A Pheasant Farm’s Most Wanted List

Published On: August 12, 2014Categories: Farm Management, Flight Pens

When you’re running the largest pheasant farm in the U.S., everybody wants a piece—including some of nature’s most wily predators. At MacFarlane Pheasants, raising pheasants also includes protecting them from unwanted visitors, and in our home in Janesville, Wisc., we’ve gotten to know all the local troublemakers. The below animals comprise our list of repeat offenders.

The most common predator we run into—in fact, the most common in the state—is the raccoon. Raccoons breed quickly, with litters of up to five pups, and they’re smarter than most. Once they’re into a pen, they then teach all their young the same tricks, making it a long process of rooting out a family. Evidence of raccoons is pretty obvious: walking around the pens, you’ll see their holes under the fence, and you’ll see a lot of dead birds. Examining the birds, you’ll find tell-tale gnaw marks. Once a raccoon problem is discovered, we’ll set traps around their holes and around the perimeter of the pens themselves.

Next on our Most Wanted list is the mink, and minks are just mean. Where at least the raccoons appear to kill birds in order to eat, minks seem to kill almost for the love of the kill. They also possess an incredible intellect, and at least one scientific study has shown them to out-learn ferrets, skunks, and cats. While their occurrence is less common than raccoons, their damage is often greater, and there’s even more of an imperative to deal with them before things get out of hand.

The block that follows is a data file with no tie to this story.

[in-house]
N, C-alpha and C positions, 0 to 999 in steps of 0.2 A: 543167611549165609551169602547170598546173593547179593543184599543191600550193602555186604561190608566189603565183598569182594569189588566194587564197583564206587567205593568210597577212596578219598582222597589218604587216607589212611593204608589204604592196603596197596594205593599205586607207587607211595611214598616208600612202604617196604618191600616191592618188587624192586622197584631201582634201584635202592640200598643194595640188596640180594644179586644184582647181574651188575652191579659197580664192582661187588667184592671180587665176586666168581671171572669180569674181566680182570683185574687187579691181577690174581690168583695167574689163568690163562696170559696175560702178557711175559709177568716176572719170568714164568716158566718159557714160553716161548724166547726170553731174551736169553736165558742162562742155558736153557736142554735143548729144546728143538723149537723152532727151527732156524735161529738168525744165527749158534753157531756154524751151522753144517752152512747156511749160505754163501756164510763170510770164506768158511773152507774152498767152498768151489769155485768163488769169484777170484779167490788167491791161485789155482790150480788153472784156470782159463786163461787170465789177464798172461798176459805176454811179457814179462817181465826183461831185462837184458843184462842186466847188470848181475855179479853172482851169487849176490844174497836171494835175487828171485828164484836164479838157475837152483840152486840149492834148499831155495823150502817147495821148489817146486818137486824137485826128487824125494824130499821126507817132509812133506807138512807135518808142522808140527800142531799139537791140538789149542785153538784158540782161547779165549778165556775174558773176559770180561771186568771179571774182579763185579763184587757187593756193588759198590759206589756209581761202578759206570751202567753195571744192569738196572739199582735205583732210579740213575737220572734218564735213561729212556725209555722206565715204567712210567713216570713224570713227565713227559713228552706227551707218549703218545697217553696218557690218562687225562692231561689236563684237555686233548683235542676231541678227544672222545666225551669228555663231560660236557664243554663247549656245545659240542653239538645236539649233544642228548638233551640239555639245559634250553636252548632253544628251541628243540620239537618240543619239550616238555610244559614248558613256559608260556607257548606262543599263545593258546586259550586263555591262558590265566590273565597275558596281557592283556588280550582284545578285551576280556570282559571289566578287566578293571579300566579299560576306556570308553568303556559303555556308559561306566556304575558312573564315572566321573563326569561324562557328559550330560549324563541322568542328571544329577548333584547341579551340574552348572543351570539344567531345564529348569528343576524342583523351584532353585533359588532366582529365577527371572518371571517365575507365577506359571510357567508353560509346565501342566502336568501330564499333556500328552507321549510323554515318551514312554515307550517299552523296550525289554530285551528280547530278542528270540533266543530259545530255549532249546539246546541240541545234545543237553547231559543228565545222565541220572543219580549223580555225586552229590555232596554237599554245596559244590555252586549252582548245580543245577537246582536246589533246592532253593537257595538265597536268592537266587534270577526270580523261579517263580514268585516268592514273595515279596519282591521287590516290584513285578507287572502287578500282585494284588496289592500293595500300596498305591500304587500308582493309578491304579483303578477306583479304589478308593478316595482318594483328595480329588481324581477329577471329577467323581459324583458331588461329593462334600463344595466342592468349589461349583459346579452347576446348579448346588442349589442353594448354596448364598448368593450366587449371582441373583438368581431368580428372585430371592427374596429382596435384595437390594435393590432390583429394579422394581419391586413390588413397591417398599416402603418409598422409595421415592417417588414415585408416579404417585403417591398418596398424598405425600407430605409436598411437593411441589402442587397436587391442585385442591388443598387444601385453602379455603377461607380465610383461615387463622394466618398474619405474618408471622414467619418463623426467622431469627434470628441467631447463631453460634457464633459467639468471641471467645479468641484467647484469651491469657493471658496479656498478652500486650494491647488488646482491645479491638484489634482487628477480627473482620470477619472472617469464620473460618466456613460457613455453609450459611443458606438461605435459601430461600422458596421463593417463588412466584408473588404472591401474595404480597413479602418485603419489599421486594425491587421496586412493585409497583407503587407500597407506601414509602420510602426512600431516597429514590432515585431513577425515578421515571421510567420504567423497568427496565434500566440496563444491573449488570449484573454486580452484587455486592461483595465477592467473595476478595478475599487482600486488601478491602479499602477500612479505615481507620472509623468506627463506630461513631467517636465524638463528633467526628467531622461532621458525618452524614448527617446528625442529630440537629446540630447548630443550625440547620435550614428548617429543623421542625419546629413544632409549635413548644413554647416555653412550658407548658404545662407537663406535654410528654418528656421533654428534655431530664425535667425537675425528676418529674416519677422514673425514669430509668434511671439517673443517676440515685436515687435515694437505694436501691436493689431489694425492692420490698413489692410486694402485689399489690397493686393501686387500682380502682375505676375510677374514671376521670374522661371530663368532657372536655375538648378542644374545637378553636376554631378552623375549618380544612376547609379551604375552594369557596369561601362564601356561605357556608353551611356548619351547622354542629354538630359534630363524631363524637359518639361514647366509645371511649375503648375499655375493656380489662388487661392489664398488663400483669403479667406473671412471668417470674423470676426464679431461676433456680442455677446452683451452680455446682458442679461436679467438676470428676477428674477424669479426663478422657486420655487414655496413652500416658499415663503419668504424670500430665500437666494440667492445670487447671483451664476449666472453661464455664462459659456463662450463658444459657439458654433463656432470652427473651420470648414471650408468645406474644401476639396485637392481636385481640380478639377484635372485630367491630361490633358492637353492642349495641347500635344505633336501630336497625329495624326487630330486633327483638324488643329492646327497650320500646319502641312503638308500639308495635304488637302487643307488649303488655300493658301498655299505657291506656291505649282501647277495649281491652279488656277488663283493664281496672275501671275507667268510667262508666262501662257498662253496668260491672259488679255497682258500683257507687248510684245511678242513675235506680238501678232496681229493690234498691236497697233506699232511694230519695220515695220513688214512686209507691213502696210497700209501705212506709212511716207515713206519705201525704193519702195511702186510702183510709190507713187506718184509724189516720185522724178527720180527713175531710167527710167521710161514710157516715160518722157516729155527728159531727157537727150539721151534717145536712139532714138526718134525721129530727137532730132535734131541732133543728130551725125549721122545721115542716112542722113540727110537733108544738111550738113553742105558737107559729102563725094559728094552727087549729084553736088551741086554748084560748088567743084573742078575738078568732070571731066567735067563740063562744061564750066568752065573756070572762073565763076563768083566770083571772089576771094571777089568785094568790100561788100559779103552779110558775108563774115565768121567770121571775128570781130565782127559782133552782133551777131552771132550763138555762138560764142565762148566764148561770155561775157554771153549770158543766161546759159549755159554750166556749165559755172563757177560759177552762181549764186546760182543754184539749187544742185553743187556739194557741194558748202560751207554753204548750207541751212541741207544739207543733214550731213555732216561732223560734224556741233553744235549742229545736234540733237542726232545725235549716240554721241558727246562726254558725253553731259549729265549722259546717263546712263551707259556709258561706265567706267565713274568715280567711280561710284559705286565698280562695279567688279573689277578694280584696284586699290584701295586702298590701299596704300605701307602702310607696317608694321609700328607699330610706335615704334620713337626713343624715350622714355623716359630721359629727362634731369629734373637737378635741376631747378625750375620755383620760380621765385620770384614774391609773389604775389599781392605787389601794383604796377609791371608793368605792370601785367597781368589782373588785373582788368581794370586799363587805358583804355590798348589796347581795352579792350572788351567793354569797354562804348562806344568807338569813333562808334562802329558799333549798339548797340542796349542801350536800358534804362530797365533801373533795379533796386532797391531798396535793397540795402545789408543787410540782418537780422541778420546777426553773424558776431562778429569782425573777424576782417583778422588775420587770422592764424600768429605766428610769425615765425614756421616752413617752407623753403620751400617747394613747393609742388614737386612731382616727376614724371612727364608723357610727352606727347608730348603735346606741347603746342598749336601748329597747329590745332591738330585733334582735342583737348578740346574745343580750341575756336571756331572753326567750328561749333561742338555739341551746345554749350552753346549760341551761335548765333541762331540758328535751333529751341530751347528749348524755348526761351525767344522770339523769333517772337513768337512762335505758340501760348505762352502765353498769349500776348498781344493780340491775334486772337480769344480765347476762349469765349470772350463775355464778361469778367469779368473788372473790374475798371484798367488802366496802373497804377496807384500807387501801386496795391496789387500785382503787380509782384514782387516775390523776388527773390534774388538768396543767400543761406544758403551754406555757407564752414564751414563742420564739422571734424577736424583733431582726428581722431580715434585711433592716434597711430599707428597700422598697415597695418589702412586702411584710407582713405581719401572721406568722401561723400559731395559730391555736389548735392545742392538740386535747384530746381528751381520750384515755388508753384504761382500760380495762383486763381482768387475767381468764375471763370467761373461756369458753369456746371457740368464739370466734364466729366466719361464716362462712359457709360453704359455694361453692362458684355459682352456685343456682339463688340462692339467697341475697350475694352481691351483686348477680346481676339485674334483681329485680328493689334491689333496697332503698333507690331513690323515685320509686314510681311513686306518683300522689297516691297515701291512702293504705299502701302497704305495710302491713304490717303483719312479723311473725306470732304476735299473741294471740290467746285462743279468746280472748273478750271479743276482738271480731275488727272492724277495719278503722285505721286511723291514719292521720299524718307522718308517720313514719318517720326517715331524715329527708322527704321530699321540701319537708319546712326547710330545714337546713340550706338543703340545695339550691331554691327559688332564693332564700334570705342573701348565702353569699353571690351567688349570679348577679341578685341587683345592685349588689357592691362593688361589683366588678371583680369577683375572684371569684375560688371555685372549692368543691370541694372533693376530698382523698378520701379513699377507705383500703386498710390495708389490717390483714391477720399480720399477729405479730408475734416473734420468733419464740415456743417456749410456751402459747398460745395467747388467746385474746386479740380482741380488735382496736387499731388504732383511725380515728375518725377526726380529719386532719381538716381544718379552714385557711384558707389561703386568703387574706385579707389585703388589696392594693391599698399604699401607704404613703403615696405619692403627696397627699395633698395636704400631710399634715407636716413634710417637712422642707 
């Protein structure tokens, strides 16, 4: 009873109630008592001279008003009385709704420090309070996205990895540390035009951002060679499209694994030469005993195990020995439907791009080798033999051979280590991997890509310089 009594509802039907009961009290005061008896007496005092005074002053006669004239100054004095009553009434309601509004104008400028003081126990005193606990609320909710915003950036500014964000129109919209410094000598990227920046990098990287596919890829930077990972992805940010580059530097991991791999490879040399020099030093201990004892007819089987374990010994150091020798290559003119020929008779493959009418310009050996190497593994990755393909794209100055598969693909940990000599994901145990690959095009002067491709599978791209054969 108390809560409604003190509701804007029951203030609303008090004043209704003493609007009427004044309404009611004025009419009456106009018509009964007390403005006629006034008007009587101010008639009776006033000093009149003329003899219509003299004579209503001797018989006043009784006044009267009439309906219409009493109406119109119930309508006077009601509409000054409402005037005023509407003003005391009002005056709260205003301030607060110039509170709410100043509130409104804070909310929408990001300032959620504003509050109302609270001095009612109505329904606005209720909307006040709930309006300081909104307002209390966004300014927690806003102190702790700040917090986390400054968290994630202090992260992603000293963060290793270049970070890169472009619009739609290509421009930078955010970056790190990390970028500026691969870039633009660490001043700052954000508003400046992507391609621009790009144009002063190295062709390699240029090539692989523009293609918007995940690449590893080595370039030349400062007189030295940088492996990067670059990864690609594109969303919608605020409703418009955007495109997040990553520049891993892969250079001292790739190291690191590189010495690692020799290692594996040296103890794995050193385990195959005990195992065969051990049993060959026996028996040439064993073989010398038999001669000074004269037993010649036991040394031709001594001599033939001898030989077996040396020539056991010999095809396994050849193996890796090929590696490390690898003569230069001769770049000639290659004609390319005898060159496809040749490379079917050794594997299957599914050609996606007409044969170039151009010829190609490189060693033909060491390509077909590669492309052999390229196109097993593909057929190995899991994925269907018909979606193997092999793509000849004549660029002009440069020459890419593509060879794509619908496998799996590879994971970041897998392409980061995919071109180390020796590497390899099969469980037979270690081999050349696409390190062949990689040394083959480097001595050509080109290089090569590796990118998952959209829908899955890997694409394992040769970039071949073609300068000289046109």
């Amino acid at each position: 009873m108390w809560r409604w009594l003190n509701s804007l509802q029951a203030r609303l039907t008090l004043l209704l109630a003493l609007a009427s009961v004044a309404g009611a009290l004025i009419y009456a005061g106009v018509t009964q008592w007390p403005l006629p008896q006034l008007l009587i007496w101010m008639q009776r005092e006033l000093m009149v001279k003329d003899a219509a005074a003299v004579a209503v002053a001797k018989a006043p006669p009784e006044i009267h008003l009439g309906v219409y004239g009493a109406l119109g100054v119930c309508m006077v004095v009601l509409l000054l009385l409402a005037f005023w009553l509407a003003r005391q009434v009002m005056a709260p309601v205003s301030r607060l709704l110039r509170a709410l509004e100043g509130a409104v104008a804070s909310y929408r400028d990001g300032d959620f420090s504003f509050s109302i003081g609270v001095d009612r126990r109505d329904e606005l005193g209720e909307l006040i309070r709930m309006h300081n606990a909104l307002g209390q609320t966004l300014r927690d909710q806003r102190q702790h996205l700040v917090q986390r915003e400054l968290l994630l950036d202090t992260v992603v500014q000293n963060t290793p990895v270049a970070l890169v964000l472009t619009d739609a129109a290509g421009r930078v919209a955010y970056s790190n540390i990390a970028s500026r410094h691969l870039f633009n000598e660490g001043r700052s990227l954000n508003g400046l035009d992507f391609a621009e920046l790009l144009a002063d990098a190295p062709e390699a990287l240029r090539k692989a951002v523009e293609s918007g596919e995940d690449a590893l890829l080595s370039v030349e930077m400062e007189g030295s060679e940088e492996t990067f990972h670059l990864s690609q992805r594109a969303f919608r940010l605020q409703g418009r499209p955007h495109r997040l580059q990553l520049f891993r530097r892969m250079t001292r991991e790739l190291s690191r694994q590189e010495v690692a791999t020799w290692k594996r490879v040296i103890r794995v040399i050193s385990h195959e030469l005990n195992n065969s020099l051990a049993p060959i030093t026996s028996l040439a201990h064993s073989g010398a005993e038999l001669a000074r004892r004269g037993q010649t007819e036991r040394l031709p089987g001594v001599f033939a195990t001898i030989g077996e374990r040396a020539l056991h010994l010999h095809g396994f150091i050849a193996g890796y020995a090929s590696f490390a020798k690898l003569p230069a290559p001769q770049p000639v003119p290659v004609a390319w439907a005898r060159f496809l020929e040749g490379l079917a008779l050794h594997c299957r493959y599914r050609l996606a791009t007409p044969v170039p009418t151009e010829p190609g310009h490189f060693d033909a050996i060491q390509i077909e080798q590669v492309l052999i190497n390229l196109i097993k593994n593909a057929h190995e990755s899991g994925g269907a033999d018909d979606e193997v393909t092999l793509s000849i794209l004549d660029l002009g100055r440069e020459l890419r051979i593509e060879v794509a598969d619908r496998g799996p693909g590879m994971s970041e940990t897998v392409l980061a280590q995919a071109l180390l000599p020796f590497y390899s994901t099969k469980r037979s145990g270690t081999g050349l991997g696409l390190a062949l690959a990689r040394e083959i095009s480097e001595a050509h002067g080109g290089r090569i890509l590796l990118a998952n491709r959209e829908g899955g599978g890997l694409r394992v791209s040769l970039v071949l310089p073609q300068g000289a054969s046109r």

Besides these two, we also occasionally have to deal coyotes and foxes. But dealing with predators often starts with removing ways that make it easy for them to get into the pens in the first place. We mow as far between the pens and the treeline as we can, and we consistently are cutting down the tall grass at the pens’ fenceline. Both of these go a long way in discouraging common predators from singling out our pheasants.

It’s a year-round job of guarding our pheasants, with a spike in the action in October when the corn is harvested and predators must go on the move. But when they do show up at our door, it’s usually not more than a couple days that they go without meeting their just deserts. Protecting our birds is just one of the ways that MacFarlane Pheasants is always striving to become better.

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